Tempeh history in North America reaches back to about the 1960s. However, tempeh’s history here is definitely dense, as anyone who has read or even skimmed the works of Shurtleff and Aoyagi over at the Soy Info Center can see. Luckily, the history of tempeh follows certain food trends that are visible decade by decade.
The 1960s: Scientific Interest
According to Shurtleff and Aoyagi’s The Book of Tempeh, tempeh first came into North Americans’ view in the late 1960s with the arrival of two Indonesian scientists Yap Bwee Hwa and Ko Swan Djien. Yap Bwee Hwa joined Cornell University’s New York State Agricultural Experiment Station in Geneva, NY thanks to a Fulbright Scholarship in 1958. And in 1960 Ko Swan Djien joined the USDA Northern Regional Research Center at Peoria, Illinois.
Within their respective institutions these two acted as catalysts for interest in and research on tempeh and the process of making it. In particular, Yap and the Cornell group dove deep into the food’s nutrition content. They also were the first to identify Rhizopus Oligosporous, which would become the most widely used starter culture in North America.
Meanwhile, Ko’s work in Peoria helped to introduce the food to the West while boosting its image back in Indonesia. In a 1964 paper Ko famously compared Indonesia’s tempeh to France’s wine or the Dutch’s cheese. This comparison helped the Indonesian people take pride in what had been seen as merely a peasant food for centuries.
Considering that the 60s saw at least 34 articles published in scientific journals, it was clearly the decade of scientific interest in the food. After all, the commercial side of this part of tempeh’s North American history was still small. Only a few small companies were making tempeh in California at this time, and Indonesian-Americans ran all of them to mostly provide for fellow Indonesian-Americans.
The 1970s: Counter-Cultures and Companies
But the history of tempeh took a radical turn in the 1970s. In this decade the hippy and back-to-the-land counter-cultures adopted tempeh. And why not? Eating and making the fermented soyfood fit in perfectly with these groups’ desire to follow ideas like the Buddhist principle of right livelihood (earning a living without harming others or oneself).
Above all other causes for tempeh’s rise as a food trend, though, is Stephen Gaskin’s founding The Farm community in Summertown, Tennessee. For it was there that Alexander Lyon started his serious research into tempeh in 1972 and started to make it in small batches, batches which the all-vegan members of The Farm devoured since it was the best meatless meat they had ever had.
Cynthia Bates, another member of The Farm, soon started work on making tempeh starter. By 1976 she was distributing what she made. And her starter was a hit! For several decades afterwards, she was a major starter supplier for many North American tempeh companies and interested individuals. But she wasn’t the only one getting people started on tempeh. Around the same time (the mid to late 70s) the Peoria, Illinois research group sent out free starter cultures and instructions to 35,000 interested people.
The 1970s were also the decade in which Farm Foods (from, you guessed it, The Farm) and several other North American businesses started making and selling their own tempeh. Though by 1979 the US only had 13 of these and Canada had only one, and all of them were either home businesses or run in tandem with another soy- or alternative-food concern. Unfortunately, Canada’s only commercial tempeh maker at this time, Rober Walker of Port Perry, Ontario, had to close his business and sell his equipment due to health concerns in 1978. However, this meant that Allan and Susan Brown were to buy his gear. In 1979 they took it to the heart of Toronto’s Chinatown and started Noble Bean.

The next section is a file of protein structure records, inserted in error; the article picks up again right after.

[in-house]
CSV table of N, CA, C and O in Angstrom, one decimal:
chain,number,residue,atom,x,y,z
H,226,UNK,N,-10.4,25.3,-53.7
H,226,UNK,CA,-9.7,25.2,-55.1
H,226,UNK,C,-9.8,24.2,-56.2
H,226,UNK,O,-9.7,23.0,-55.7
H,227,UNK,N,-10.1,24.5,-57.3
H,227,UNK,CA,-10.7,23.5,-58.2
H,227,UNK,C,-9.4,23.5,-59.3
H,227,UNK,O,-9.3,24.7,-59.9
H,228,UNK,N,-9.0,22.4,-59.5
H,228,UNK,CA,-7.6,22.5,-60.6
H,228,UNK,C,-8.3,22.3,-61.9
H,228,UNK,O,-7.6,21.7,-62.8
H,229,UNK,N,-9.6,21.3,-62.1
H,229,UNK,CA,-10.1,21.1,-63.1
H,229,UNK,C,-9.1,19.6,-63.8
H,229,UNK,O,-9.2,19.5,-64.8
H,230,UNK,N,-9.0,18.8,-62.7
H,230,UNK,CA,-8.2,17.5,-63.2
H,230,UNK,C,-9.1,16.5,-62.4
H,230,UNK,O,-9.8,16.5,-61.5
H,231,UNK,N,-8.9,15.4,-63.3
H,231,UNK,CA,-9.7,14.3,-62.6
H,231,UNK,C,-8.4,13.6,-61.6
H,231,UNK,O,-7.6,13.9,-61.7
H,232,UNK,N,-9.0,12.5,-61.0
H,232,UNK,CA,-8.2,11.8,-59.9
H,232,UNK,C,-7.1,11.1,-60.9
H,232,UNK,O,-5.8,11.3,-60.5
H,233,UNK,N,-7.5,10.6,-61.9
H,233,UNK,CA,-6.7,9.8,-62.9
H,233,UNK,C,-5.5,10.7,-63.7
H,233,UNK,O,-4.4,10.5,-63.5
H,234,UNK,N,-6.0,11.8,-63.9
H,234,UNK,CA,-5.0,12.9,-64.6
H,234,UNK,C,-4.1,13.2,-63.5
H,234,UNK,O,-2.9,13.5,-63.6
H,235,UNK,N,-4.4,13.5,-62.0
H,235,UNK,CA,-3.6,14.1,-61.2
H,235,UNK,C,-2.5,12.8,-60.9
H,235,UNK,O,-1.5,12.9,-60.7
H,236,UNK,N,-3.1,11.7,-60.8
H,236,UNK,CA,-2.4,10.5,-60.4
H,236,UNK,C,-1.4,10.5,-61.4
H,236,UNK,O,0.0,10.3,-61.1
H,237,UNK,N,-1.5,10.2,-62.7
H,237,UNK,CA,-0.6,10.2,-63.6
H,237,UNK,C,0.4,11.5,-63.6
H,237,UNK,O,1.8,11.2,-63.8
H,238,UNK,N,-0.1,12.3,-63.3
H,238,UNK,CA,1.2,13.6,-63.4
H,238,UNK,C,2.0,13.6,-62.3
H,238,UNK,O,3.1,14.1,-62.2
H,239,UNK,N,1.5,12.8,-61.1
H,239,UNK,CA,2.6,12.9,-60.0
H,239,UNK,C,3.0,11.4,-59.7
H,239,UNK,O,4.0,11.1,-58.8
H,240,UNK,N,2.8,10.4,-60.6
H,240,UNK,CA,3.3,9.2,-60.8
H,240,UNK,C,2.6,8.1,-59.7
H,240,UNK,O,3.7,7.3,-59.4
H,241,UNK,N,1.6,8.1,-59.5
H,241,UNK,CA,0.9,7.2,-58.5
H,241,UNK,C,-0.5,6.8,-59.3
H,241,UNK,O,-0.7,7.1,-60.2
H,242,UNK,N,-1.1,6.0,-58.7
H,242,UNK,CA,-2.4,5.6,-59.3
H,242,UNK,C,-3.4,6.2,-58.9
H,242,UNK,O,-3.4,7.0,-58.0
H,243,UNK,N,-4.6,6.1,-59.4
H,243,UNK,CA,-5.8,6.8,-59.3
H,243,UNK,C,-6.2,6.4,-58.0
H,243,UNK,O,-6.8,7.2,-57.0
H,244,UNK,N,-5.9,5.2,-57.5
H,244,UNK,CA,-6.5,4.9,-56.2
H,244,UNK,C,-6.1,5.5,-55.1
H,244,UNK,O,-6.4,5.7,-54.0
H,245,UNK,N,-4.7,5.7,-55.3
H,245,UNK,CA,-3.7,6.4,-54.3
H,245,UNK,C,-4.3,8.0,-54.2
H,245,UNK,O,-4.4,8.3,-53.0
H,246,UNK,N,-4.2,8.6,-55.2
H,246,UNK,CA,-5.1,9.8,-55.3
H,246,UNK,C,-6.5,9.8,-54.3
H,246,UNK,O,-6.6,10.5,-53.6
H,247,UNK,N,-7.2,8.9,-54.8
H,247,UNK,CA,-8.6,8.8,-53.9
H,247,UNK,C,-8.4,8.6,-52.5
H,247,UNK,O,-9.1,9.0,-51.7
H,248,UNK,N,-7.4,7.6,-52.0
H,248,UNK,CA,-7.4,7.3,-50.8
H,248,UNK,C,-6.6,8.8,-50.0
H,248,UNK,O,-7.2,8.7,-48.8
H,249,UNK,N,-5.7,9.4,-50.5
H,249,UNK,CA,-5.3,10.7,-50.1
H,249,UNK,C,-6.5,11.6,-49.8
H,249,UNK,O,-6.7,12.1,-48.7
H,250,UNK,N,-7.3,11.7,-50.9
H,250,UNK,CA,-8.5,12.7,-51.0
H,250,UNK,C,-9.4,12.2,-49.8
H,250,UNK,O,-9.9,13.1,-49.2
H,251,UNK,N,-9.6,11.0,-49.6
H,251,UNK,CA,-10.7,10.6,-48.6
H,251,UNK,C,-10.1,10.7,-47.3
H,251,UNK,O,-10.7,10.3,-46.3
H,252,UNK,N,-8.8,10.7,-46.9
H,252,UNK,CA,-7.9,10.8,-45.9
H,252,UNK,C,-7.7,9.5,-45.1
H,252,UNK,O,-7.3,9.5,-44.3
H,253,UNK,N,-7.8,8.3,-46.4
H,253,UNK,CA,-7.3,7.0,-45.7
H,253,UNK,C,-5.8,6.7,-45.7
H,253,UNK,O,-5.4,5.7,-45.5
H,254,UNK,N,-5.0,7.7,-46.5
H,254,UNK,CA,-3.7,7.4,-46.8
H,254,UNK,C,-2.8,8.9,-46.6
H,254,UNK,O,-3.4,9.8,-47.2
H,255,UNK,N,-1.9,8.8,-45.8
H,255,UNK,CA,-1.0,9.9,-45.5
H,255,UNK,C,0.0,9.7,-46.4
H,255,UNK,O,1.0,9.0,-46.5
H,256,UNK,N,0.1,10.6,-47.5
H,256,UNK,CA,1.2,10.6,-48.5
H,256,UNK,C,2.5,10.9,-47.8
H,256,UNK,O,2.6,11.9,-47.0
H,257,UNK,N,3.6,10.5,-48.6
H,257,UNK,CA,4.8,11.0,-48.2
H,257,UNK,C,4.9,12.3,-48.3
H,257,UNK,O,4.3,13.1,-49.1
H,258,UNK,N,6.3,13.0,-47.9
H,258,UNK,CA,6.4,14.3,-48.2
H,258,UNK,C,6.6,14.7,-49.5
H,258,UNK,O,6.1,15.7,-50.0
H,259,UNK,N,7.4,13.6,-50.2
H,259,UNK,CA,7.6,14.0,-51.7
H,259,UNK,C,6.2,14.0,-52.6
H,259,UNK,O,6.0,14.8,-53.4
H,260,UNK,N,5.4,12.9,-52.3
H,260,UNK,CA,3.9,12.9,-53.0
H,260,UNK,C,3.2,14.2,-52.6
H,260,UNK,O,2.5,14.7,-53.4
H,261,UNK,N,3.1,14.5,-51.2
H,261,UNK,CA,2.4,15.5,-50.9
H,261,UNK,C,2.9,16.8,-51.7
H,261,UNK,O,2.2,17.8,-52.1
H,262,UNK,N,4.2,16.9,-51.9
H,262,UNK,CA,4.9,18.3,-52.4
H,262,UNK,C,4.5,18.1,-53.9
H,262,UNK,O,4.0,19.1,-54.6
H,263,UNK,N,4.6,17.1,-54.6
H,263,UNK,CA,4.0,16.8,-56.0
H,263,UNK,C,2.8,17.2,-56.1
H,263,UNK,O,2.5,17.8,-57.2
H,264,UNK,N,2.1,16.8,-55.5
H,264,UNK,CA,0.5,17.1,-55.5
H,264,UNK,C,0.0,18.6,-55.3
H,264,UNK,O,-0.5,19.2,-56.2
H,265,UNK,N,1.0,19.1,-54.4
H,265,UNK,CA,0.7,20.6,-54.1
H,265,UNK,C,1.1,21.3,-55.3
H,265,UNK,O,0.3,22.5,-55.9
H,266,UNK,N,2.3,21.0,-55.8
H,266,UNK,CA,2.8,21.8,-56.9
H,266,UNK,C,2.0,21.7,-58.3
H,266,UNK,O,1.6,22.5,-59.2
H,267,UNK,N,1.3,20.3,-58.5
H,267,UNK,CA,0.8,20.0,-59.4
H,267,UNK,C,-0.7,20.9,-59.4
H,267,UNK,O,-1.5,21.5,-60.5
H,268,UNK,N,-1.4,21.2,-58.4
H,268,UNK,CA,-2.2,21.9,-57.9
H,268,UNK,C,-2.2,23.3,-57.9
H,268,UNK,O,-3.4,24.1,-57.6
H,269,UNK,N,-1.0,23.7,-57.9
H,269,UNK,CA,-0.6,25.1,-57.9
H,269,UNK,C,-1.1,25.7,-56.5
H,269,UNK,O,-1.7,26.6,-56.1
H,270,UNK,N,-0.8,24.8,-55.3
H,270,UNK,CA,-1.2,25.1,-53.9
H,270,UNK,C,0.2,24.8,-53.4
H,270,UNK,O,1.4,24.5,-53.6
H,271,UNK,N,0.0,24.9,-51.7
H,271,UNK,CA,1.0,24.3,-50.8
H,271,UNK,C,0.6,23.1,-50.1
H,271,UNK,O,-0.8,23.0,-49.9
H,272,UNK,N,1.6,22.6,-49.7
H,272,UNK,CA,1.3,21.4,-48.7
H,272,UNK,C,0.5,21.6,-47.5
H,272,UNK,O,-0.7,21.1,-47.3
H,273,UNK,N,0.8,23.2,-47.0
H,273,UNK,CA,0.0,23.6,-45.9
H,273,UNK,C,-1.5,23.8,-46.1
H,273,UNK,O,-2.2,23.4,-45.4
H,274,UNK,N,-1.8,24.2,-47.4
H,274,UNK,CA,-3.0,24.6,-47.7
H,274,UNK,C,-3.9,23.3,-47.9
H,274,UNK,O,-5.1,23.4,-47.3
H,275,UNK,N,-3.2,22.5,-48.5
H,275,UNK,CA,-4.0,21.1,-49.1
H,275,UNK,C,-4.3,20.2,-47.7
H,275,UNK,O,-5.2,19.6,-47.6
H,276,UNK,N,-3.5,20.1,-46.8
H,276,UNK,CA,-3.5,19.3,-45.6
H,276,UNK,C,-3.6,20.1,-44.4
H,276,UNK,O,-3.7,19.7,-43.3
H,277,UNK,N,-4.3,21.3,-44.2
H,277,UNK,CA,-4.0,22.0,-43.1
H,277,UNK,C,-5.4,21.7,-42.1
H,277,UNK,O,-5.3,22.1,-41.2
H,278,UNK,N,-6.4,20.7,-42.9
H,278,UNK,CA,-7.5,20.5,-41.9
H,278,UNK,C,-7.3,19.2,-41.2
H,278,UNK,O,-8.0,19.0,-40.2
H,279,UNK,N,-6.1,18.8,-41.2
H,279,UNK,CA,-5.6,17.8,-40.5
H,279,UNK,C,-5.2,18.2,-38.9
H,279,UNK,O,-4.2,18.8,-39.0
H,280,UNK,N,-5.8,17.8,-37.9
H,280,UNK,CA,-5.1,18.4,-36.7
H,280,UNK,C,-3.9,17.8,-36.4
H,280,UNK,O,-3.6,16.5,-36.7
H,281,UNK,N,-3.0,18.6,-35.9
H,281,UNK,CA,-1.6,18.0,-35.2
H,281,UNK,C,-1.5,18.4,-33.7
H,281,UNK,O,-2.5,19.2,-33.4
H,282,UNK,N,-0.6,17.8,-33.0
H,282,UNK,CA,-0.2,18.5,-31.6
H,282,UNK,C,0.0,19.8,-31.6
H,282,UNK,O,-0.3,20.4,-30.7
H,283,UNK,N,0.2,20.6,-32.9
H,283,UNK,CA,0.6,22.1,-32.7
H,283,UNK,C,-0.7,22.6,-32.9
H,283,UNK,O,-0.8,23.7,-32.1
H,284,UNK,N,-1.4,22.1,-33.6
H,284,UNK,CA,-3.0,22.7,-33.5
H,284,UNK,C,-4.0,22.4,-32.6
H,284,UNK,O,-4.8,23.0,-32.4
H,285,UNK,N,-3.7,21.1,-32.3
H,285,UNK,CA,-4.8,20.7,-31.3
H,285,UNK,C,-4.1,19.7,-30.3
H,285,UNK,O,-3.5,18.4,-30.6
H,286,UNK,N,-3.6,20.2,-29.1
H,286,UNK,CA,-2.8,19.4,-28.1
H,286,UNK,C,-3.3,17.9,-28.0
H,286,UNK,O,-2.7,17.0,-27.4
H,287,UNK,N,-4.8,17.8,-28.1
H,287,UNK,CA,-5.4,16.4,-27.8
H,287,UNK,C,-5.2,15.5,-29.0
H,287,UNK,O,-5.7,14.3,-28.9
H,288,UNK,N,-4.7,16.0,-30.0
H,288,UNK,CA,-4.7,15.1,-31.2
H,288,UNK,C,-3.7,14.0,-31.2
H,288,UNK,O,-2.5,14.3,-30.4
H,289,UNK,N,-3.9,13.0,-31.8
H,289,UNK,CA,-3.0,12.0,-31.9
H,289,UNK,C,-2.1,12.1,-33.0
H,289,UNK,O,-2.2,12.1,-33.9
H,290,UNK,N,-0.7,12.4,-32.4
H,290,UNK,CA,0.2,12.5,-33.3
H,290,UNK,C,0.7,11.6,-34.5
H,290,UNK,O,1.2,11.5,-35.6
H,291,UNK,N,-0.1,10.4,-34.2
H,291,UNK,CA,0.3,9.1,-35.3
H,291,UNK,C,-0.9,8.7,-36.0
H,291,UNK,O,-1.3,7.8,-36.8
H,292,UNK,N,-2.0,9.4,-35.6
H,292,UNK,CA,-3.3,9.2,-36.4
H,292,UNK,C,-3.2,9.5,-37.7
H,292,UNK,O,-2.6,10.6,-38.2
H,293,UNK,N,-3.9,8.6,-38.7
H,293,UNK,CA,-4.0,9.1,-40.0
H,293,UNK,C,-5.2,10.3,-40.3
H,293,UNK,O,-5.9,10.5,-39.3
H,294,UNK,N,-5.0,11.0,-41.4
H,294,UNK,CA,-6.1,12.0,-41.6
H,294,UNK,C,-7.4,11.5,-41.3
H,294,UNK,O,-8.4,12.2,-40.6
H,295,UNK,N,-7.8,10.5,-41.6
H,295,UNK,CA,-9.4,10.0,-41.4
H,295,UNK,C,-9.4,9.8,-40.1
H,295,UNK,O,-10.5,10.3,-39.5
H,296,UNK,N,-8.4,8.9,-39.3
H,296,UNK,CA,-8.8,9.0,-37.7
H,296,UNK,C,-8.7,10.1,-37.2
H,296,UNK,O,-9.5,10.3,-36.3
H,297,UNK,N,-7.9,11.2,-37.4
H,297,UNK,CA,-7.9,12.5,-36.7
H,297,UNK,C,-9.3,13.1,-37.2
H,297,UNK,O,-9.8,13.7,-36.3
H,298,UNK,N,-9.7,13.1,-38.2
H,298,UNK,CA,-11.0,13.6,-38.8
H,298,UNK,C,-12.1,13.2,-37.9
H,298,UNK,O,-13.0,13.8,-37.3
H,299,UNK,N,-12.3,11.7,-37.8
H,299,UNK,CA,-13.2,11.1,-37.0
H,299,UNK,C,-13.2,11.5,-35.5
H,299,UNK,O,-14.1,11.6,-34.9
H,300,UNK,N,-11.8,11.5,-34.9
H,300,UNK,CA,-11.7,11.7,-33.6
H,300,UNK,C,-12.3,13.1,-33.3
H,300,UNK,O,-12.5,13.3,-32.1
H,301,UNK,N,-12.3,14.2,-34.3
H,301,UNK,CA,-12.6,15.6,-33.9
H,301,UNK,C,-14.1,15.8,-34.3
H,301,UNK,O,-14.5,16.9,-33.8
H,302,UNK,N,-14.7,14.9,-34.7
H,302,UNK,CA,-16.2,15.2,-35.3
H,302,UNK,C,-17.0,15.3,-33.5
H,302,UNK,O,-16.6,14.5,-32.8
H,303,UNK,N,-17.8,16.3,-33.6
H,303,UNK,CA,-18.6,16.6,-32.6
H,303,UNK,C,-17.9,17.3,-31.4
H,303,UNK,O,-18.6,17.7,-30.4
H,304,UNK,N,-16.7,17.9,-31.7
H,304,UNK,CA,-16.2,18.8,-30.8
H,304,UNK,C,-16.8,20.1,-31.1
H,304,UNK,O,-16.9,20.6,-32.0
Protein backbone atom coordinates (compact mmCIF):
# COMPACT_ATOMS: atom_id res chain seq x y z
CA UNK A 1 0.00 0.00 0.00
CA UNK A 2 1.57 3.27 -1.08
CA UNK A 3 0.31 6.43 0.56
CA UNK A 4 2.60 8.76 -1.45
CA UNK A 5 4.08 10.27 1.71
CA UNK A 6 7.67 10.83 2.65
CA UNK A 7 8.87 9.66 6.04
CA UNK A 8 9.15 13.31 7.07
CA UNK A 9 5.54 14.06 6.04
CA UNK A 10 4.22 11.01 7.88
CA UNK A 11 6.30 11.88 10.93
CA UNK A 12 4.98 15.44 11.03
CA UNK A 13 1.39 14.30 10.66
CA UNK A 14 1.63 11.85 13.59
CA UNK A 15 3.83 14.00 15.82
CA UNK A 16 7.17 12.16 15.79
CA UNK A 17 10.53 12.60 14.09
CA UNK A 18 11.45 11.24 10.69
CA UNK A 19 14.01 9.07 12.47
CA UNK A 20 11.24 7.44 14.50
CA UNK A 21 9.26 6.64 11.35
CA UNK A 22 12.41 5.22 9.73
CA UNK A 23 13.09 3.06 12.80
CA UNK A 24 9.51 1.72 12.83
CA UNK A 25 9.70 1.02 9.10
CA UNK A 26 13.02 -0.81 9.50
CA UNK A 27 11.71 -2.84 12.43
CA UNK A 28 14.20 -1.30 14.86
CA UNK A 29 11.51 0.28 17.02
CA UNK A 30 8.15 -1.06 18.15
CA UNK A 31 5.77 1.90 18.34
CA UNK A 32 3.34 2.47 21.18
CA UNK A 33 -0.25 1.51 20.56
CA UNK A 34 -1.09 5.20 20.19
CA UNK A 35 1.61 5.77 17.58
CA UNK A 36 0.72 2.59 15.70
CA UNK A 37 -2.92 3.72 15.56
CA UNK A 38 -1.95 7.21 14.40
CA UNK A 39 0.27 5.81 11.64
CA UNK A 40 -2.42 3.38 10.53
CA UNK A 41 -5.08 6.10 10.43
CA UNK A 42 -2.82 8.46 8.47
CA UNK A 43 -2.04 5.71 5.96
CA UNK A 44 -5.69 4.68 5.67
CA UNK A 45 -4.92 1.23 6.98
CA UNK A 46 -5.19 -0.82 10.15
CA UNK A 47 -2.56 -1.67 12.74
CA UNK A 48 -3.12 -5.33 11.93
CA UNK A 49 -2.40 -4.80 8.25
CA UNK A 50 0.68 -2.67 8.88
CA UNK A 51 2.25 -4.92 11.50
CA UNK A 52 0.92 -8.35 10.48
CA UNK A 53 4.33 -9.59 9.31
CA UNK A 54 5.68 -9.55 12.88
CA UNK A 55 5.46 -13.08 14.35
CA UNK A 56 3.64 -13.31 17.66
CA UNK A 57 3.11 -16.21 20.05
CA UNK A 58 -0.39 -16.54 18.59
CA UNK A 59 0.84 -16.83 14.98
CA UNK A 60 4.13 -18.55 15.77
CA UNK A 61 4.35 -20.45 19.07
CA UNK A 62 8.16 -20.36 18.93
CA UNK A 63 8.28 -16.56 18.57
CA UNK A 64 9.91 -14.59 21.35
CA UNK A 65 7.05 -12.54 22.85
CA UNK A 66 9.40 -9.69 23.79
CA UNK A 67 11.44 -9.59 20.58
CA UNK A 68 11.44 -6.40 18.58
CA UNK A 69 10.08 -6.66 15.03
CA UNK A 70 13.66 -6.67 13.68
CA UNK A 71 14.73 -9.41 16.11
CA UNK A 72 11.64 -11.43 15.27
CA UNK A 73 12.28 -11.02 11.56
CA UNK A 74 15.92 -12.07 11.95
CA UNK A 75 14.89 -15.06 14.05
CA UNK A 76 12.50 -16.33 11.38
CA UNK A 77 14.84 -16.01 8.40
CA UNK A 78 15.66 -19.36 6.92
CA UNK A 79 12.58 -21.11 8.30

The 1980s: Steady Tempeh Growth
Come the 1980s, the tempeh industry settled into a steadier growth both in terms of new makers emerging and new products being developed. In particular, 1982 saw the introduction of the first North American tempeh burger and deli-style vegan and vegetarian shops started offering more spins on the fermented soy food. As a result, by 1985 there were five tempeh manufacturers operating in Canada and 53 in the United States. This included Betsy’s Tempeh, home to this day of easy to follow tempeh-making instructions and experiments. There was also a great deal of media coverage on tempeh going into the 80s and through to the middle of the decade, including feature articles in The Washington Post, The Los Angeles Times and Sunset Magazine.
The 1990s to Today: The Ongoing Soy Debate
Into the 1990s vegans and vegetarians continued to enjoy tempeh. And, just as some of its earliest North American researchers suggested, it was often proposed as a means of boosting peoples’ nutrition and income in developing nations.
With the advent of the internet at the end of the decade and into the twenty-first century, tempeh history took another turn. More information about tempeh and soy in general was shared and spread. But this led to a split in the larger discussion around soy products. Scientific sources suggested that eating soy was perfectly healthy while smaller web sources suggested that it could be okay but with several severe catches. Into this environment sprang companies like Henry’s Tempeh in the year 2000, leaping onto the scene with their SoyKasha tempeh before branching out to the flavours seen on shelves today.
Ultimately, among food trends, tempeh never took off as much as its big brother soyfood, tofu. Though it continues to be popular among vegetarians and vegans in North America. But for everyone else it is a hidden gem of flavour and versatility that only the curious and adventurous come to know and enjoy.